New Jersey is one of just 16 states without an income tax deduction for charitable giving. Connecticut, Delaware, New York and North Carolina are among dozens of states with lower income taxes than New Jersey and a deduction for charitable giving.
But now, in Asbury Park, NJ the Boys & Girls Club of Monmouth County hosted Senate Republicans Tom Kean and Jennifer Beck as they promoted legislation that would boost charitable giving to New Jersey charities on the front lines serving millions of children and families. Because these senators want to allow those deduction for New Jerseyans.
Senate Republican Leader Tom Kean and Sen. Jennifer Beck visited the Boys & Girls Club of Monmouth County to highlight legislation to help non-profits and charities that serve millions of New Jerseyans. (SenateNJ.com)
This legislation, S-1932 introduced Monday, would establish a charitable deduction for state income tax filers on the money and gifts they provide to Garden State charities.
“A study released by Damooei Global Research found that every dollar invested in Boys & Girls Clubs can generate 15 dollars of positive impact in the community, by way of improved safety and academic performance for children, as well as increased parental income,” said Douglas Eagles, Executive Director of the Boys & Girls Clubs of Monmouth County. “I am greatly encouraged by any effort to make it easier for caring folks to invest in their own communities.”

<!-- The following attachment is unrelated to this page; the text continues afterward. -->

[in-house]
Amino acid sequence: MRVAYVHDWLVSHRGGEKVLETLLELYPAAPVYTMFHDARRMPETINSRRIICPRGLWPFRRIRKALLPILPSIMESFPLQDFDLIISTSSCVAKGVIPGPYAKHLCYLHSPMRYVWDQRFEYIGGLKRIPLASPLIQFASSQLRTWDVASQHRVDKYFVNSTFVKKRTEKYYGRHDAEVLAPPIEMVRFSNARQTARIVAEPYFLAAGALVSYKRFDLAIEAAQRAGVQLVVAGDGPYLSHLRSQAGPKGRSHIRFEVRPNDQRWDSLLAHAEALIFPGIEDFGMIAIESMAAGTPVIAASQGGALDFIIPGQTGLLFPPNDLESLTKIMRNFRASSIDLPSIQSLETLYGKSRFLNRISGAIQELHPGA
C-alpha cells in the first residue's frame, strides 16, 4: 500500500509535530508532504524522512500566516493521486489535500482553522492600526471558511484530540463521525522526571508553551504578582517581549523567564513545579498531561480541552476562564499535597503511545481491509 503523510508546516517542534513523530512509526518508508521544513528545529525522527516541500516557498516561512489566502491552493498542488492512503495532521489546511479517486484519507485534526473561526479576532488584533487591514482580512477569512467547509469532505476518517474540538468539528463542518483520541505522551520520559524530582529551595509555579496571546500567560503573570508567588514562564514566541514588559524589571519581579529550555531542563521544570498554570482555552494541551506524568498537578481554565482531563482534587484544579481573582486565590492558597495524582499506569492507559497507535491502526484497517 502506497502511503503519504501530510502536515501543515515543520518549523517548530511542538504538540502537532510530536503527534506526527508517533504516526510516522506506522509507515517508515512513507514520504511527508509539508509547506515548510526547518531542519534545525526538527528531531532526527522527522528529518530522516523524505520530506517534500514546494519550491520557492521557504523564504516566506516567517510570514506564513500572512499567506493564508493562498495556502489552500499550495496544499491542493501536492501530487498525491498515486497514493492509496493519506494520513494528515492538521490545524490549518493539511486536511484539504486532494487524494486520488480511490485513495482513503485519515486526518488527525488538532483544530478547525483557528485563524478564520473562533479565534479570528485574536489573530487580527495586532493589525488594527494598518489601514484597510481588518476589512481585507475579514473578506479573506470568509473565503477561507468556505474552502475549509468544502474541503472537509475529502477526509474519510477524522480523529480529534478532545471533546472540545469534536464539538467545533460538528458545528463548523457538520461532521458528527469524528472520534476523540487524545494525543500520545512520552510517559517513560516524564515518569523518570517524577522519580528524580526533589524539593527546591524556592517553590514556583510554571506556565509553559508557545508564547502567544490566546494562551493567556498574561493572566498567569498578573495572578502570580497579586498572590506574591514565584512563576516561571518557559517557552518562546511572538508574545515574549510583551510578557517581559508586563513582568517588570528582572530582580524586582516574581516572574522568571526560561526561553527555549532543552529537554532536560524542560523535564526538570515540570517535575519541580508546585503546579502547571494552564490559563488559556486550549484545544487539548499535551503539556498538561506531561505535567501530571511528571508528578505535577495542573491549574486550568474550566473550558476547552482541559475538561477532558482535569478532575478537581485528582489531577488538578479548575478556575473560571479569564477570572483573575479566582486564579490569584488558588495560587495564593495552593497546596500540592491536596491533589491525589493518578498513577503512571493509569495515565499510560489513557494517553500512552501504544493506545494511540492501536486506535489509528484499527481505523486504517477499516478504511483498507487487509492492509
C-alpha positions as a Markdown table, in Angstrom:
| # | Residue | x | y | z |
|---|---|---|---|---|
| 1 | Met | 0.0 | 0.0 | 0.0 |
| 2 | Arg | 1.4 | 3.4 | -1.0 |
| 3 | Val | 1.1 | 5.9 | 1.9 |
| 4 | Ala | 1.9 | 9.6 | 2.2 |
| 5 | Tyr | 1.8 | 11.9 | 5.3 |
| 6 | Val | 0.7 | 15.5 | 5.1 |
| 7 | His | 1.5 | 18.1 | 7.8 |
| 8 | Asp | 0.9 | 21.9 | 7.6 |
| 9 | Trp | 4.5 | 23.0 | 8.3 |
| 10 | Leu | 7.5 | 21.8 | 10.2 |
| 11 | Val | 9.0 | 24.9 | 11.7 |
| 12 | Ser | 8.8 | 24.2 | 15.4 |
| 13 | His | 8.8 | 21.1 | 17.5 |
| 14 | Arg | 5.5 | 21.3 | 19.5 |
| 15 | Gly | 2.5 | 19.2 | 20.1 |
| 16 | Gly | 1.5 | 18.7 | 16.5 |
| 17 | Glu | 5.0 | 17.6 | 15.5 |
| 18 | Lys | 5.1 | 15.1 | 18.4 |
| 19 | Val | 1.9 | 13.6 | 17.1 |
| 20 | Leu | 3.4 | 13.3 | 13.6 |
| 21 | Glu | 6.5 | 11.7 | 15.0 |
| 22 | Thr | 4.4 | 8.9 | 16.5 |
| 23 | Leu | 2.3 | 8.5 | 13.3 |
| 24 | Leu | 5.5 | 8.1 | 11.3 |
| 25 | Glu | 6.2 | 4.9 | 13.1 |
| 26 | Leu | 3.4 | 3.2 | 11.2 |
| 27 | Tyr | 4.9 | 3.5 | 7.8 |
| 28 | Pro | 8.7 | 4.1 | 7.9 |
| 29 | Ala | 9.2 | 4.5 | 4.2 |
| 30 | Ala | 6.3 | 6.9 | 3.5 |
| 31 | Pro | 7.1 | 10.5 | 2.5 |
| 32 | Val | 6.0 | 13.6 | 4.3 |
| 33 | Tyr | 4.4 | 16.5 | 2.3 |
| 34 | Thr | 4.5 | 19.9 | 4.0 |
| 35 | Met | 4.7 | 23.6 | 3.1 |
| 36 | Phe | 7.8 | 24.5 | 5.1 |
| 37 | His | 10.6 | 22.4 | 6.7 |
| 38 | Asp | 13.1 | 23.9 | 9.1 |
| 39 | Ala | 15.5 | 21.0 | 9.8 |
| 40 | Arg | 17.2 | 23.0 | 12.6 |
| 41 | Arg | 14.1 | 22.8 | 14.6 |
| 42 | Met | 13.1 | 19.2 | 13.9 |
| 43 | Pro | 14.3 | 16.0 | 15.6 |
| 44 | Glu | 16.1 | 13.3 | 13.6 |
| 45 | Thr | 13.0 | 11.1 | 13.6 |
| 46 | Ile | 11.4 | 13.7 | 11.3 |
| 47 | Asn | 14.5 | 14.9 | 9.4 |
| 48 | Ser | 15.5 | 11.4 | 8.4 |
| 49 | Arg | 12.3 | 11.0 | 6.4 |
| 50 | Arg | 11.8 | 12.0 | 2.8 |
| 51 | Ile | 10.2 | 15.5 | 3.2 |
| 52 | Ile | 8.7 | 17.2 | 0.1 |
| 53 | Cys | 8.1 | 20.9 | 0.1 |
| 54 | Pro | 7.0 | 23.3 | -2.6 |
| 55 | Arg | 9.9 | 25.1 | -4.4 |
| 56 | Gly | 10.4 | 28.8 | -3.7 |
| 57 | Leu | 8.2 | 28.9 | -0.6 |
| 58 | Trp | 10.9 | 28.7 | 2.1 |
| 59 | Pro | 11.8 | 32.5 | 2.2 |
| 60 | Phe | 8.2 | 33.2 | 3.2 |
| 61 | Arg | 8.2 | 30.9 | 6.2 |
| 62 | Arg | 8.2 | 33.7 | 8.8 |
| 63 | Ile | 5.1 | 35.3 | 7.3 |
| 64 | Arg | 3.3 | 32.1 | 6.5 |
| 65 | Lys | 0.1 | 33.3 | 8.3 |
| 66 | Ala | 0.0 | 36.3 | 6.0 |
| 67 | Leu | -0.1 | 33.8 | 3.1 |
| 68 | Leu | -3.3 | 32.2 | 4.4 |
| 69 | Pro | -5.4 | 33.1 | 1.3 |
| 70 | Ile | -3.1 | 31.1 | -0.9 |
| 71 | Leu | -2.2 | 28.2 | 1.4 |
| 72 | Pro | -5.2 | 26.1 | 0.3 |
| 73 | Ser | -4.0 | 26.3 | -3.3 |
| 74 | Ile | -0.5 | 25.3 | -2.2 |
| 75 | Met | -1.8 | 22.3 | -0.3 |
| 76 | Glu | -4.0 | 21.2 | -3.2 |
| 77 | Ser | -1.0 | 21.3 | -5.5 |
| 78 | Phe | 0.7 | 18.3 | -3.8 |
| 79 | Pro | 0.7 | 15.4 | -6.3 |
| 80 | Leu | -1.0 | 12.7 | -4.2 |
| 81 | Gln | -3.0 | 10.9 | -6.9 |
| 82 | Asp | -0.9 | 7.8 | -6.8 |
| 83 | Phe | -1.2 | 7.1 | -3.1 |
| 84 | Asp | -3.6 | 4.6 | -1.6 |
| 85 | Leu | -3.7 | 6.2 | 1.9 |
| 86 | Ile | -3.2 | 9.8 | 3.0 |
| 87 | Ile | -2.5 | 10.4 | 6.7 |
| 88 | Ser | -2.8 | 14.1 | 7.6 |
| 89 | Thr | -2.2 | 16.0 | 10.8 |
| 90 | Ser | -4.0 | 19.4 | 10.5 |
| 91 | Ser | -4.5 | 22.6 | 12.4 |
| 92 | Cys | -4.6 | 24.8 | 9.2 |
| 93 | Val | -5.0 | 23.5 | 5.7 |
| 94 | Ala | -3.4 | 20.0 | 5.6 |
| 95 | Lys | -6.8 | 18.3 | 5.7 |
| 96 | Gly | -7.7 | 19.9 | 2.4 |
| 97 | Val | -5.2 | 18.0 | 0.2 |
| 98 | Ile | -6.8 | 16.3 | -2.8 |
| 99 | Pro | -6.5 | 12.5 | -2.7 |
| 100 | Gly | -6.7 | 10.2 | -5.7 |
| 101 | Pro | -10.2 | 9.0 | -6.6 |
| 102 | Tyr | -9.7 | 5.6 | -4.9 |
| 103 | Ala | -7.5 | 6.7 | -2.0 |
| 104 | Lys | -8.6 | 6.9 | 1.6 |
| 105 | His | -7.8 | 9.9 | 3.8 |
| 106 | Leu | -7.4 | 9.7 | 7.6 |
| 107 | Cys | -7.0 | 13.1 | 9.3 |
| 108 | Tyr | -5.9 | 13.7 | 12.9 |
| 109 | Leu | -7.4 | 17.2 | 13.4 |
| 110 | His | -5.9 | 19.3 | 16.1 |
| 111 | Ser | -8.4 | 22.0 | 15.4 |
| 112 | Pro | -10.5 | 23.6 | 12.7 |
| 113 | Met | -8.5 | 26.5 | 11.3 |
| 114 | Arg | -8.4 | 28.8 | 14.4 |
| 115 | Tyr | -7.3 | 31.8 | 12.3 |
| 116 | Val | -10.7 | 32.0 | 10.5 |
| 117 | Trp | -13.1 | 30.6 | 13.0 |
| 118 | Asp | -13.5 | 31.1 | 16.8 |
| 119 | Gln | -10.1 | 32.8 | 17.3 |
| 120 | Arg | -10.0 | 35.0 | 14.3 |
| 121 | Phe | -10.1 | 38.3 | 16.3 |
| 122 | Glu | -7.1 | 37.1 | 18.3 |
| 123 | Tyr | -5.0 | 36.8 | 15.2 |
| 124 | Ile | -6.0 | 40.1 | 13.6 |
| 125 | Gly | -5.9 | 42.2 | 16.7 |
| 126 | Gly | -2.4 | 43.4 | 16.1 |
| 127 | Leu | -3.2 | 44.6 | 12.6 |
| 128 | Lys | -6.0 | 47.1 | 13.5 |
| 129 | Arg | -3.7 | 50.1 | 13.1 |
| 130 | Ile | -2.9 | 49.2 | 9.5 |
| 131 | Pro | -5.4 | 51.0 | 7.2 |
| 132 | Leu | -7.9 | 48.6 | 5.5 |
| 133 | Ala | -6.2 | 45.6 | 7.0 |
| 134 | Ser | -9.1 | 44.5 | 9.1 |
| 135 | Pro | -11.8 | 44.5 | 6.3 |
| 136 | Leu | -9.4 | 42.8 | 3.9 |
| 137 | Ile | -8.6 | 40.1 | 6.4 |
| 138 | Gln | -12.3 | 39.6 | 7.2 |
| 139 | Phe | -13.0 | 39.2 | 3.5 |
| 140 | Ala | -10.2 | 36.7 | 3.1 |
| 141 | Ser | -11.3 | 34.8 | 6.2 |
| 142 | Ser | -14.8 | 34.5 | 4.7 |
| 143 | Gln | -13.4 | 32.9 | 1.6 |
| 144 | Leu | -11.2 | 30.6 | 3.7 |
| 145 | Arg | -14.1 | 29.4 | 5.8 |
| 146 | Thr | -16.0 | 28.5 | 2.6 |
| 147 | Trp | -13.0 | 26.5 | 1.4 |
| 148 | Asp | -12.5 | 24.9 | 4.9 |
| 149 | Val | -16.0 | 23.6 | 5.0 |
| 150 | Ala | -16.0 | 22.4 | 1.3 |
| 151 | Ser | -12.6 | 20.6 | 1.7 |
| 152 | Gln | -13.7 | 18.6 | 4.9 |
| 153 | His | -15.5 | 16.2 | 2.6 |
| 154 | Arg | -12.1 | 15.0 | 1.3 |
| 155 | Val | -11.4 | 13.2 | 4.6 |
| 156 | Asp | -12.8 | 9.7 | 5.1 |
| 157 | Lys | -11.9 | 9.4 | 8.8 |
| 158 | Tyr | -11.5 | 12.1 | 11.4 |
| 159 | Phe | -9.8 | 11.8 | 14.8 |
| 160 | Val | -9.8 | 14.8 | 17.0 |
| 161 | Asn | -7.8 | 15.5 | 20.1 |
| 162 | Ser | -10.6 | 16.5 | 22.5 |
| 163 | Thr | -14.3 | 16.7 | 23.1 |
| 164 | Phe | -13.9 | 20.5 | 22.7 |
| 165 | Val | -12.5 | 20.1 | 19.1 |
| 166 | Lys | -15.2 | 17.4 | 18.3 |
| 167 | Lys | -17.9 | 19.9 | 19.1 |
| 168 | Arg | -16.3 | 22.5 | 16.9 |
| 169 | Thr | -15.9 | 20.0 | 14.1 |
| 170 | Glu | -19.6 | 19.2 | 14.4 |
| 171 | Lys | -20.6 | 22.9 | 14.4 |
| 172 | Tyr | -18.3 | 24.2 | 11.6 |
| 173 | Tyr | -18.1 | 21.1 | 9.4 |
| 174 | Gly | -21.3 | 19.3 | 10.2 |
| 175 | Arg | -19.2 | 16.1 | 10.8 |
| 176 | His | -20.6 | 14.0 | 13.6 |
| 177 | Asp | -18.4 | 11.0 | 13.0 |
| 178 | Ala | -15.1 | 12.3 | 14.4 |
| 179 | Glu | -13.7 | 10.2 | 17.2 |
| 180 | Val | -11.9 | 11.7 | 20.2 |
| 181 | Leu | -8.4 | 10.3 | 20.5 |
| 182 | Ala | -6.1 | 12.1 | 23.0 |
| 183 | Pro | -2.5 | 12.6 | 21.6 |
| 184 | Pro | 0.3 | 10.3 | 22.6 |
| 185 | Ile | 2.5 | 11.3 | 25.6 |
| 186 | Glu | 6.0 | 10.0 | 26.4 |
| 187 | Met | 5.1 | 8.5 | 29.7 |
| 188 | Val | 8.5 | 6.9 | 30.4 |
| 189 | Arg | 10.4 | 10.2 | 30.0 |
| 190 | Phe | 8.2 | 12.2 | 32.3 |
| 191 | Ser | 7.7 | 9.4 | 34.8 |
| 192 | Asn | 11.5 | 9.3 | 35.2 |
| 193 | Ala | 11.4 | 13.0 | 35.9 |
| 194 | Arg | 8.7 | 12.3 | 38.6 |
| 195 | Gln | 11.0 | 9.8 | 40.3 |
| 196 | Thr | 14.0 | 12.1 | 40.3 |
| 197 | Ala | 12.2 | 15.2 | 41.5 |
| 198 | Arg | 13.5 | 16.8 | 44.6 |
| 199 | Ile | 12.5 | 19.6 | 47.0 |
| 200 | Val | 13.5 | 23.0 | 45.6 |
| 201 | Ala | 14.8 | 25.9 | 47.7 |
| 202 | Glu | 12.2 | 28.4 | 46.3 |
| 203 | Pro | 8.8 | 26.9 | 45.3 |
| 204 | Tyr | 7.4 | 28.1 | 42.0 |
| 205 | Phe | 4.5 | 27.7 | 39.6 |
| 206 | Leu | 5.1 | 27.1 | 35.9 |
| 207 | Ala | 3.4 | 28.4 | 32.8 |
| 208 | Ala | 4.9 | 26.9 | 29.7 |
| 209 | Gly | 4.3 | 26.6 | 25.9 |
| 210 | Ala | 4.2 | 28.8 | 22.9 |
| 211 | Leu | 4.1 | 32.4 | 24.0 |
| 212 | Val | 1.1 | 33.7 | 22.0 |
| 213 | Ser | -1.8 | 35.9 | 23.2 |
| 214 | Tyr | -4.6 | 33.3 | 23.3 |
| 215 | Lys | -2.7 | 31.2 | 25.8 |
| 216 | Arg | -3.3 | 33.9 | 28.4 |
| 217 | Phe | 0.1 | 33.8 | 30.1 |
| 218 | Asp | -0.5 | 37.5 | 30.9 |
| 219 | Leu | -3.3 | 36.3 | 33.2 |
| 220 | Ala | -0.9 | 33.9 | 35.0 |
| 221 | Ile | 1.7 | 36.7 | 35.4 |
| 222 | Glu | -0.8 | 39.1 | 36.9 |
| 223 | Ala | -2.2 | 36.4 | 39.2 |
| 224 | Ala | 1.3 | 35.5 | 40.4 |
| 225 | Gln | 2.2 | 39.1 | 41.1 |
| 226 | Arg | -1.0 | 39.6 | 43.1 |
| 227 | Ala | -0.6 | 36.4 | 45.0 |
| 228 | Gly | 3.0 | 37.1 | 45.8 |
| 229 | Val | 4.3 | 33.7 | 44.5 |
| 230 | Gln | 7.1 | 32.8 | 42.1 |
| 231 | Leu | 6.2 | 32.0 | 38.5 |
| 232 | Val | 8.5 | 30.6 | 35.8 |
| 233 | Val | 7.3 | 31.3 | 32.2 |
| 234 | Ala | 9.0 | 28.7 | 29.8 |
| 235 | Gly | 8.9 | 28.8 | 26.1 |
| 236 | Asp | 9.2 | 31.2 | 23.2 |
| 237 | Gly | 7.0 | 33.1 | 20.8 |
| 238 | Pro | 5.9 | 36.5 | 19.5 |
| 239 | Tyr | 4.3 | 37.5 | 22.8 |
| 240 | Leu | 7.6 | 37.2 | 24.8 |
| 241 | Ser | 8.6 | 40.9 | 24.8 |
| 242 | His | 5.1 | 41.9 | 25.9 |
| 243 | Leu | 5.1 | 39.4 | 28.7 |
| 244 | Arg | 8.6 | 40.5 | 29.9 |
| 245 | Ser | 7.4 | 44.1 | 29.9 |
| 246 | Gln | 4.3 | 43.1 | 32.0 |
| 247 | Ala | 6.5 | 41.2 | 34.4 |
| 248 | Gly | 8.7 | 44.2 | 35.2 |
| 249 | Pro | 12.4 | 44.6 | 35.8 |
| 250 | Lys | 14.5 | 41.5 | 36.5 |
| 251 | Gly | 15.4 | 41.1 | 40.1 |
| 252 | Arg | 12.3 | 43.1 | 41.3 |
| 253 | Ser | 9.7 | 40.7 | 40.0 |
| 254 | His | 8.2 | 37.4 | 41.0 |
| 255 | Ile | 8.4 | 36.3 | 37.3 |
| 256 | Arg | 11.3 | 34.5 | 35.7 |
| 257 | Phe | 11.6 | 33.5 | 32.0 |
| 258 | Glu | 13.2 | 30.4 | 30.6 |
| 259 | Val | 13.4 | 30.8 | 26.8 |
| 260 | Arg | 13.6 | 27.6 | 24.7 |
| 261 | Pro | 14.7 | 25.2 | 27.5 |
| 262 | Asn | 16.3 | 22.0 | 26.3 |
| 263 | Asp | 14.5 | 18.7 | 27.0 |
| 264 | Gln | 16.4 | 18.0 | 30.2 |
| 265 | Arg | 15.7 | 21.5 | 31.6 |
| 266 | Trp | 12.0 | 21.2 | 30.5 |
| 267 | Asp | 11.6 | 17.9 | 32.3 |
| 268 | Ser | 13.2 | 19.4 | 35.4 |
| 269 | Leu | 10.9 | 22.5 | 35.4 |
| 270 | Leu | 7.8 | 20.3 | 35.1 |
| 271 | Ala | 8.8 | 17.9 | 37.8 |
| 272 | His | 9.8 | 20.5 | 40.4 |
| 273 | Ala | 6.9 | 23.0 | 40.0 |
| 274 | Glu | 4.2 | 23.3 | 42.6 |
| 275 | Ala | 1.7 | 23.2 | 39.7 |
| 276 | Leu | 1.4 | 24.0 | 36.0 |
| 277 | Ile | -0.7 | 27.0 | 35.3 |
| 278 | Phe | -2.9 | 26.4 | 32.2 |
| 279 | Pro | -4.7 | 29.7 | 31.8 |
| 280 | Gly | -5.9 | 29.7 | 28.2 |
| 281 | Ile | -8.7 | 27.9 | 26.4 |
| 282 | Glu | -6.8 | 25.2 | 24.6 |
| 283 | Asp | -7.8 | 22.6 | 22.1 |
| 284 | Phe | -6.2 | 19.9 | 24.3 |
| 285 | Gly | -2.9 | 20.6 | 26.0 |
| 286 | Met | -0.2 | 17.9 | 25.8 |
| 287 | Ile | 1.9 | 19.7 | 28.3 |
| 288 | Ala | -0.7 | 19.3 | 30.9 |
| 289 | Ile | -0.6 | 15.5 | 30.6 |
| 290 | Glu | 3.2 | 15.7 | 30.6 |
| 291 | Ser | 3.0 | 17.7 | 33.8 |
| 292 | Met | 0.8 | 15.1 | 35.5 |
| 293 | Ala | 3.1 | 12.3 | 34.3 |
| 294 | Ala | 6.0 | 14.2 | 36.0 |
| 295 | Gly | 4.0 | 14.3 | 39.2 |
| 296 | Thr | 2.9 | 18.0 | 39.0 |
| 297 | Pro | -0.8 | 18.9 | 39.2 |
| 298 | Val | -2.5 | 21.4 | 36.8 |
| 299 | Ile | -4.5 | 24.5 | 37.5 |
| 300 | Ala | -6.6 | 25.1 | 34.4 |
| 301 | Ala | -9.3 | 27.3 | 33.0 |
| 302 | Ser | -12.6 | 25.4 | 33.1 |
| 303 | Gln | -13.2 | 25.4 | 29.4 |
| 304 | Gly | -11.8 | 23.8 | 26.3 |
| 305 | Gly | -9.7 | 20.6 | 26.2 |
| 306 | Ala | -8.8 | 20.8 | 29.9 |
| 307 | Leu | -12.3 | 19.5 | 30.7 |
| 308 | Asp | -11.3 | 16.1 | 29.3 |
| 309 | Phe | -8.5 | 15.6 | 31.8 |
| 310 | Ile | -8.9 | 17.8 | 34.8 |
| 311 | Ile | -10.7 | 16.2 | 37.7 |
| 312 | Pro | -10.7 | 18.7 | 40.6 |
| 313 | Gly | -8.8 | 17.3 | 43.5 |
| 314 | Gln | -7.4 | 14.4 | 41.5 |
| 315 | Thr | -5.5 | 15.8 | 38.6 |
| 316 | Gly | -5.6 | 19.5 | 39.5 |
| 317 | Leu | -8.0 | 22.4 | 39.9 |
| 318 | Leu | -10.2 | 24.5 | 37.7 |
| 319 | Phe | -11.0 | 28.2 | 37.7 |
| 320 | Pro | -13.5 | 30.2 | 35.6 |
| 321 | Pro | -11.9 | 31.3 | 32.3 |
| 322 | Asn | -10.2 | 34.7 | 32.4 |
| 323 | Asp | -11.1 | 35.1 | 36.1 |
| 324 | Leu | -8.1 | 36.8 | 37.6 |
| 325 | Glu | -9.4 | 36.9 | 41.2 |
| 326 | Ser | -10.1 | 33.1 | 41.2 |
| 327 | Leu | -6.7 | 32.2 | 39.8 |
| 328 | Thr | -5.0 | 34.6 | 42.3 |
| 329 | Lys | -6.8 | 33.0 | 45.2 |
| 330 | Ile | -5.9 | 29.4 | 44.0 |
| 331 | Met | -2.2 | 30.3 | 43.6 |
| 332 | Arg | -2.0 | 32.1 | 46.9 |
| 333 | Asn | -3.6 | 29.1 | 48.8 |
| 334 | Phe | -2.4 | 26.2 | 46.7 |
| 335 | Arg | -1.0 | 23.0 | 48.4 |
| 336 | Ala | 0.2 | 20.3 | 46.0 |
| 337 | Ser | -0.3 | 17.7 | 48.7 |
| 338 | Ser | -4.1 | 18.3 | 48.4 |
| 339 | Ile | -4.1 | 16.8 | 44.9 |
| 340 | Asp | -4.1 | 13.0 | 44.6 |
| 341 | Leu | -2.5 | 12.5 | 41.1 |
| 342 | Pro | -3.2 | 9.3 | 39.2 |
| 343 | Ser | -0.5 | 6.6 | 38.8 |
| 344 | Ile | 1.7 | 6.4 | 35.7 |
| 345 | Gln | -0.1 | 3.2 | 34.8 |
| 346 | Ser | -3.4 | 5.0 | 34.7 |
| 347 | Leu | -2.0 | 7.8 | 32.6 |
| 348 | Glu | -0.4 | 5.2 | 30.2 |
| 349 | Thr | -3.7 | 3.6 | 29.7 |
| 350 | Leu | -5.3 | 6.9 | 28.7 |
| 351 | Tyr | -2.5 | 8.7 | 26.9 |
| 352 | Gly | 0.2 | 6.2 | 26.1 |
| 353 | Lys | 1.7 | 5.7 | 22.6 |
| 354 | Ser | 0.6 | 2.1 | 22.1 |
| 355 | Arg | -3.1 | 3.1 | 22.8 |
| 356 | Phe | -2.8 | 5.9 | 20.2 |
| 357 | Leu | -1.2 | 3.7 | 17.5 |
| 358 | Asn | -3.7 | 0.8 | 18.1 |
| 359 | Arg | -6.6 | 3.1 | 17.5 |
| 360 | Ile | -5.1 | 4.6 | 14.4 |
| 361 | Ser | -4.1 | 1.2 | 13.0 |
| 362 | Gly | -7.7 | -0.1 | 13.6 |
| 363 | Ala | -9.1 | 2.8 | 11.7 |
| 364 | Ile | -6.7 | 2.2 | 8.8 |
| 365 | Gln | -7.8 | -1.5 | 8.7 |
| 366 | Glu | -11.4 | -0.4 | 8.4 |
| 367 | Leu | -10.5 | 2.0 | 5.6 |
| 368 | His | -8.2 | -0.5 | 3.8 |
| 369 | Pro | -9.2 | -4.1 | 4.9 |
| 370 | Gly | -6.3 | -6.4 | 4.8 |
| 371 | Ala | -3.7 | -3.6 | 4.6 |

S-1932 is a modified version of bipartisan S-334, originally created and introduced in 2007 by Senate Republican Leader Kean.
“The children and volunteers we met today are truly inspiring, and the extraordinary efforts of BGCM for local families are something Republicans and Democrats can get behind,” said Kean (Union, Somerset, Morris). “In every corner of New Jersey, charities are struggling to obtain enough funding to serve their missions supporting children, families, seniors, people with disabilities, those with special needs and the most-vulnerable.”
“These are the organizations that are often the first to help people in times of crisis, which we witnessed first-hand during and after Superstorm Sandy,” said Beck (R-Monmouth). “It’s beyond time to level the playing field for New Jersey charities to continue making our communities safer and stronger.”
New Jersey lost $19 billion in net taxable income from 2004 to 2014, according to the latest IRS data, which shows a staggering amount in potential donations flowing to other states due to New Jersey’s noncompetitive tax structure. From 2004 to 2008, $70 billion in wealth left New Jersey, while the state’s charitable capacity declined by $1.13 billion, expressly due to a series of crippling changes in the state’s tax structure that made this state noncompetitive compared to neighboring states, according to Boston College’s Center on Wealth and Philanthropy.
“Democrat leaders signed on as co-sponsors of my original bill, and I welcome them to join us in pushing this new legislation,” Kean said. “I thank BGCM for their support, and we are hopeful that this legislation, presenting greater opportunities for people and charities, will swiftly pass.”
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